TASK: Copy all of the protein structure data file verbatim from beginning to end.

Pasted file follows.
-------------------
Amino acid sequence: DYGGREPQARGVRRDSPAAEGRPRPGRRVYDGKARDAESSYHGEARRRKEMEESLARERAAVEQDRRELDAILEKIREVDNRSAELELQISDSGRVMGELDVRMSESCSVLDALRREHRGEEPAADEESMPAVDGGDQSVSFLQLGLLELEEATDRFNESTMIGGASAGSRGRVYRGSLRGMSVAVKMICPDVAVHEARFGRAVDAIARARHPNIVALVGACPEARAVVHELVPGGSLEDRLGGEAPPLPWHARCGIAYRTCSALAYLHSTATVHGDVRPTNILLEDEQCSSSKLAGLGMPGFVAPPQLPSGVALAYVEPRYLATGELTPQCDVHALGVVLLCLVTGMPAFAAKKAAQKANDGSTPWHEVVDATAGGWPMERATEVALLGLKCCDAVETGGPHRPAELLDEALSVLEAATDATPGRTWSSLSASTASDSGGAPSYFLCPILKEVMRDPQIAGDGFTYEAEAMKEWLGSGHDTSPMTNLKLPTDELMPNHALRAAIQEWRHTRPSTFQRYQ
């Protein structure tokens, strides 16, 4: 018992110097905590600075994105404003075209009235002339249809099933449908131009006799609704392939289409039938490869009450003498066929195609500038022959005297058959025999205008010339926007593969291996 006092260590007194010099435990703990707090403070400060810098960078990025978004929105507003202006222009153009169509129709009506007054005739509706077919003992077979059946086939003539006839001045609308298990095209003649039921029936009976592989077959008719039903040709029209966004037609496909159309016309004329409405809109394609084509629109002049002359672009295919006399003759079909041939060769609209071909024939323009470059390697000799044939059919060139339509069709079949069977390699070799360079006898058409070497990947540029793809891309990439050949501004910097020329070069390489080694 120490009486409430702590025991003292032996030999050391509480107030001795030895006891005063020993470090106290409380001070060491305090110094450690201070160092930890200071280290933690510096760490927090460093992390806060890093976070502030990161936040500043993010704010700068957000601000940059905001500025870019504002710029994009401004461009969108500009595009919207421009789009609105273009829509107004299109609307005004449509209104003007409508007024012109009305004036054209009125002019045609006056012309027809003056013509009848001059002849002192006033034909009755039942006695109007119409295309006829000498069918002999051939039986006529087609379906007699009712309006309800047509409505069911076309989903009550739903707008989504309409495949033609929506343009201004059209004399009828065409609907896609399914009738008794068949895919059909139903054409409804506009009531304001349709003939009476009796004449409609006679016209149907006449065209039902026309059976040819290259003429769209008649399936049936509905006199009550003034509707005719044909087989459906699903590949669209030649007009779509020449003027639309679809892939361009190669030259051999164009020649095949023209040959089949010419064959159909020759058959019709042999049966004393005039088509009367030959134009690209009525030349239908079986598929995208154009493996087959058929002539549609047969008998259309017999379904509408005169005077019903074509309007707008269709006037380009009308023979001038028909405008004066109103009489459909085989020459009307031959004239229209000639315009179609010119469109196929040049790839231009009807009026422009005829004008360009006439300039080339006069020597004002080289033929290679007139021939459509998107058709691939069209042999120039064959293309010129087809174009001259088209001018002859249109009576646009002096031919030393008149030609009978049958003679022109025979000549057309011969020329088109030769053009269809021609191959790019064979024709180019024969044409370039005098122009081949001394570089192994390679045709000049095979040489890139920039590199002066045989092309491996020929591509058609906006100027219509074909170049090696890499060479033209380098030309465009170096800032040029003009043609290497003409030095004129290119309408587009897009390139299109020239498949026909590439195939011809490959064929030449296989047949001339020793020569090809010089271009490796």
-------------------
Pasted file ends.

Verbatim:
Amino acid sequence: DYGGREPQARGVRRDSPAAEGRPRPGRRVYDGKARDAESSYHGEARRRKEMEESLARERAAVEQDRRELDAILEKIREVDNRSAELELQISDSGRVMGELDVRMSESCSVLDALRREHRGEEPAADEESMPAVDGGDQSVSFLQLGLLELEEATDRFNESTMIGGASAGSRGRVYRGSLRGMSVAVKMICPDVAVHEARFGRAVDAIARARHPNIVALVGACPEARAVVHELVPGGSLEDRLGGEAPPLPWHARCGIAYRTCSALAYLHSTATVHGDVRPTNILLEDEQCSSSKLAGLGMPGFVAPPQLPSGVALAYVEPRYLATGELTPQCDVHALGVVLLCLVTGMPAFAAKKAAQKANDGSTPWHEVVDATAGGWPMERATEVALLGLKCCDAVETGGPHRPAELLDEALSVLEAATDATPGRTWSSLSASTASDSGGAPSYFLCPILKEVMRDPQIAGDGFTYEAEAMKEWLGSGHDTSPMTNLKLPTDELMPNHALRAAIQEWRHTRPSTFQRYQ
């Protein structure tokens, strides 16, 4: 018992110097905590600075994105404003075209009235002339249809099933449908131009006799609704392939289409039938490869009450003498066929195609500038022959005297058959025999205008010339926007593969291996 006092260590007194010099435990703990707090403070400060810098960078990025978004929105507003202006222009153009169509129709009506007054005739509706077919003992077979059946086939003539006839001045609308298990095209003649039921029936009976592989077959008719039903040709029209966004037609496909159309016309004329409405809109394609084509629109002049002359672009295919006399003759079909041939060769609209071909024939323009470059390697000799044939059919060139339509069709079949069977390699070799360079006898058409070497990947540029793809891309990439050949501004910097020329070069390489080694 120490009486409430702590025991003292032996030999050391509480107030001795030895006891005063020993470090106290409380001070060491305090110094450690201070160092930890200071280290933690510096760490927090460093992390806060890093976070502030990161936040500043993010704010700068957000601000940059905001500025870019504002710029994009401004461009969108500009595009919207421009789009609105273009829509107004299109609307005004449509209104003007409508007024012109009305004036054209009125002019045609006056012309027809003056013509009848001059002849002192006033034909009755039942006695109007119409295309006829000498069918002999051939039986006529087609379906007699009712309006309800047509409505069911076309989903009550739903707008989504309409495949033609929506343009201004059209004399009828065409609907896609399914009738008794068949895919059909139903054409409804506009009531304001349709003939009476009796004449409609006679016209149907006449065209039902026309059976040819290259003429769209008649399936049936509905006199009550003034509707005719044909087989459906699903590949669209030649007009779509020449003027639309679809892939361009190669030259051999164009020649095949023209040959089949010419064959159909020759058959019709042999049966004393005039088509009367030959134009690209009525030349239908079986598929995208154009493996087959058929002539549609047969008998259309017999379904509408005169005077019903074509309007707008269709006037380009009308023979001038028909405008004066109103009489459909085989020459009307031959004239229209000639315009179609010119469109196929040049790839231009009807009026422009005829004008360009006439300039080339006069020597004002080289033929290679007139021939459509998107058709691939069209042999120039064959293309010129087809174009001259088209001018002859249109009576646009002096031919030393008149030609009978049958003679022109025979000549057309011969020329088109030769053009269809021609191959790019064979024709180019024969044409370039005098122009081949001394570089192994390679045709000049095979040489890139920039590199002066045989092309491996020929591509058609906006100027219509074909170049090696890499060479033209380098030309465009170096800032040029003009043609290497003409030095004129290119309408587009897009390139299109020239498949026909590439195939011809490959064929030449296989047949001339020793020569090809010089271009490796």